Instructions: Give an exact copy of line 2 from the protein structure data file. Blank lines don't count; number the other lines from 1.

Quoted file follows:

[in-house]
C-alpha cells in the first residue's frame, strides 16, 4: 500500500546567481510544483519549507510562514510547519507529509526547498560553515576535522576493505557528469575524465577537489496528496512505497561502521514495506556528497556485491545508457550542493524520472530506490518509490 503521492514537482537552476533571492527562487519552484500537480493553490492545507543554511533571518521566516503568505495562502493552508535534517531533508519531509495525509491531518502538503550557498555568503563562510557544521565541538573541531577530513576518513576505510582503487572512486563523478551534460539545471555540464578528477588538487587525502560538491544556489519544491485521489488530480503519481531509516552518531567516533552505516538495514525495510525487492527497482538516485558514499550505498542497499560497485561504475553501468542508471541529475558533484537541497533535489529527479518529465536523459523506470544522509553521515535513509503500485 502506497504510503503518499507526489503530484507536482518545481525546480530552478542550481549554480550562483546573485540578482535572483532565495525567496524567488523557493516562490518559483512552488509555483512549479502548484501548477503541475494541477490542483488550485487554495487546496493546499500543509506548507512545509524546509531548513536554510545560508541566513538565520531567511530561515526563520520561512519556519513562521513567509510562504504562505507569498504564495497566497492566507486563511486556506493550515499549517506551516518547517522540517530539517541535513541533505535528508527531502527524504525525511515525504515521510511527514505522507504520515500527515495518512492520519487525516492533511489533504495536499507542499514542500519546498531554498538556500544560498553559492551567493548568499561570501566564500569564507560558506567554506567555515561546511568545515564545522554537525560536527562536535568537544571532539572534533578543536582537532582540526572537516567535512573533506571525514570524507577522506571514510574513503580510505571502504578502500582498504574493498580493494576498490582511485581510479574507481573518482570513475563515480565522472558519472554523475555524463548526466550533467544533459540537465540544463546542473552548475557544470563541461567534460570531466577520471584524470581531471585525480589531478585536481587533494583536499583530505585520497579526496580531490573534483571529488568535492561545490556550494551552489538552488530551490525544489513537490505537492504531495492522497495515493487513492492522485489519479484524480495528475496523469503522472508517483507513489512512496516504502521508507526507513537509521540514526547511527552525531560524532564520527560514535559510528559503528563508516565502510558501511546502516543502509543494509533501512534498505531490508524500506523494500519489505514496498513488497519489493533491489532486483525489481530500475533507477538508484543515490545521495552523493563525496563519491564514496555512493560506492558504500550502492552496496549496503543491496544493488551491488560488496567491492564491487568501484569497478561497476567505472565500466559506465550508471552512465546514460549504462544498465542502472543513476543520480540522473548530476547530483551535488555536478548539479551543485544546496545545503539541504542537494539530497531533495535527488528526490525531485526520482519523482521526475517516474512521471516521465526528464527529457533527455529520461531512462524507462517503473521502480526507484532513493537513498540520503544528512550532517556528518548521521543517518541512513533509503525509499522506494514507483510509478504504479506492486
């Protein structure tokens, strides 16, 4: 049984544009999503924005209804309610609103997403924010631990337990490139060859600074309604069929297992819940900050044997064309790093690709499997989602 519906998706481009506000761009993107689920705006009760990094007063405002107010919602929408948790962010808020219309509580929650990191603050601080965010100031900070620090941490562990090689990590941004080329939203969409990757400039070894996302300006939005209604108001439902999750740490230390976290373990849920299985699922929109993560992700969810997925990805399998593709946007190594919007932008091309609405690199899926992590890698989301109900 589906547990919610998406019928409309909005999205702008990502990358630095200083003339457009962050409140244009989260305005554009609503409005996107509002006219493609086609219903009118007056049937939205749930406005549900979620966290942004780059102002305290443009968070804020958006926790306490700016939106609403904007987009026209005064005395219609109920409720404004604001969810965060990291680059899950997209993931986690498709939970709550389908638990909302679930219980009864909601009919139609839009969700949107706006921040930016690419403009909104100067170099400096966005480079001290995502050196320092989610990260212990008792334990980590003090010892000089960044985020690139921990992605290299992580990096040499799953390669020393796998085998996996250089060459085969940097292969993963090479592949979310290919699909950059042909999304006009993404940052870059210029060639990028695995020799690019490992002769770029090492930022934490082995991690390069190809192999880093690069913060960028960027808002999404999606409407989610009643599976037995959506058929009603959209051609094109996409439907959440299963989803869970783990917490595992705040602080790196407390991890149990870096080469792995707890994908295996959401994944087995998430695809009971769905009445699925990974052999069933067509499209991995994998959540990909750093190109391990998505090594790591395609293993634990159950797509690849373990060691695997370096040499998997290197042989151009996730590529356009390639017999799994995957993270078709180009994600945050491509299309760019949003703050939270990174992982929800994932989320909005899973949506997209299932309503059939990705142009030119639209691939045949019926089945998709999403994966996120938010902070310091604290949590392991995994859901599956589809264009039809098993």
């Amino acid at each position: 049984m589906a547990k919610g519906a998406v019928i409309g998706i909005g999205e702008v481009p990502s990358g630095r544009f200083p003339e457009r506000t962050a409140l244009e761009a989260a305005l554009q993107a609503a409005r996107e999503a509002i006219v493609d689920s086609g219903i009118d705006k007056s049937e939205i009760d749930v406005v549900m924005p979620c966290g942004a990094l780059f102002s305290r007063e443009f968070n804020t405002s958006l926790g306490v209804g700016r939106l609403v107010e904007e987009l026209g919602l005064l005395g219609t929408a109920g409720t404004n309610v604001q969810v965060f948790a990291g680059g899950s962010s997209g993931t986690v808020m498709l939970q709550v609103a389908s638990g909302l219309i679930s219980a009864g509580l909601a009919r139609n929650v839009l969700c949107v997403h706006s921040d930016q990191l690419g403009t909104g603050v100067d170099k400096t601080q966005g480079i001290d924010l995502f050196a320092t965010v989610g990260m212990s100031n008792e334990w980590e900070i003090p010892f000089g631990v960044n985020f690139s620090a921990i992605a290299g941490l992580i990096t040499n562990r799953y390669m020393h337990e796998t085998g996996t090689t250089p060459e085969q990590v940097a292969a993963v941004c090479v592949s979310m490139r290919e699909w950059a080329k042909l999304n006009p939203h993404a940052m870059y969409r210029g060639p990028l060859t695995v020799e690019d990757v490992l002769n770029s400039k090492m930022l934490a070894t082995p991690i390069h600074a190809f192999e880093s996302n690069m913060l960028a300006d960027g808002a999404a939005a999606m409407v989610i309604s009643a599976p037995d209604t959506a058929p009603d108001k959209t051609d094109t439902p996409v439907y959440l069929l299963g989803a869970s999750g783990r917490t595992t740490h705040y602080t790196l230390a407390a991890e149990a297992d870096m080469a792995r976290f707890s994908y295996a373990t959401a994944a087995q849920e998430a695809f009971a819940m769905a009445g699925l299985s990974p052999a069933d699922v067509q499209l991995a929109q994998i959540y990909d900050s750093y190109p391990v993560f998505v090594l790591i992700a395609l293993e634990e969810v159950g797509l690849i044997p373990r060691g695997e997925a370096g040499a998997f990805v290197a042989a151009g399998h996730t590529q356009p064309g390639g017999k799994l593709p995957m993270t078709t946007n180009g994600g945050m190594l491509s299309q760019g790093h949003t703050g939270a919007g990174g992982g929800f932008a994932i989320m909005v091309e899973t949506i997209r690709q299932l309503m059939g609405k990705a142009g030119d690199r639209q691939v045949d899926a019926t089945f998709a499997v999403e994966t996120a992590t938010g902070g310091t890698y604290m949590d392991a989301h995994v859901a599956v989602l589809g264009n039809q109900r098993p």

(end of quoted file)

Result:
C-alpha cells in the first residue's frame, strides 16, 4: 500500500546567481510544483519549507510562514510547519507529509526547498560553515576535522576493505557528469575524465577537489496528496512505497561502521514495506556528497556485491545508457550542493524520472530506490518509490 503521492514537482537552476533571492527562487519552484500537480493553490492545507543554511533571518521566516503568505495562502493552508535534517531533508519531509495525509491531518502538503550557498555568503563562510557544521565541538573541531577530513576518513576505510582503487572512486563523478551534460539545471555540464578528477588538487587525502560538491544556489519544491485521489488530480503519481531509516552518531567516533552505516538495514525495510525487492527497482538516485558514499550505498542497499560497485561504475553501468542508471541529475558533484537541497533535489529527479518529465536523459523506470544522509553521515535513509503500485 502506497504510503503518499507526489503530484507536482518545481525546480530552478542550481549554480550562483546573485540578482535572483532565495525567496524567488523557493516562490518559483512552488509555483512549479502548484501548477503541475494541477490542483488550485487554495487546496493546499500543509506548507512545509524546509531548513536554510545560508541566513538565520531567511530561515526563520520561512519556519513562521513567509510562504504562505507569498504564495497566497492566507486563511486556506493550515499549517506551516518547517522540517530539517541535513541533505535528508527531502527524504525525511515525504515521510511527514505522507504520515500527515495518512492520519487525516492533511489533504495536499507542499514542500519546498531554498538556500544560498553559492551567493548568499561570501566564500569564507560558506567554506567555515561546511568545515564545522554537525560536527562536535568537544571532539572534533578543536582537532582540526572537516567535512573533506571525514570524507577522506571514510574513503580510505571502504578502500582498504574493498580493494576498490582511485581510479574507481573518482570513475563515480565522472558519472554523475555524463548526466550533467544533459540537465540544463546542473552548475557544470563541461567534460570531466577520471584524470581531471585525480589531478585536481587533494583536499583530505585520497579526496580531490573534483571529488568535492561545490556550494551552489538552488530551490525544489513537490505537492504531495492522497495515493487513492492522485489519479484524480495528475496523469503522472508517483507513489512512496516504502521508507526507513537509521540514526547511527552525531560524532564520527560514535559510528559503528563508516565502510558501511546502516543502509543494509533501512534498505531490508524500506523494500519489505514496498513488497519489493533491489532486483525489481530500475533507477538508484543515490545521495552523493563525496563519491564514496555512493560506492558504500550502492552496496549496503543491496544493488551491488560488496567491492564491487568501484569497478561497476567505472565500466559506465550508471552512465546514460549504462544498465542502472543513476543520480540522473548530476547530483551535488555536478548539479551543485544546496545545503539541504542537494539530497531533495535527488528526490525531485526520482519523482521526475517516474512521471516521465526528464527529457533527455529520461531512462524507462517503473521502480526507484532513493537513498540520503544528512550532517556528518548521521543517518541512513533509503525509499522506494514507483510509478504504479506492486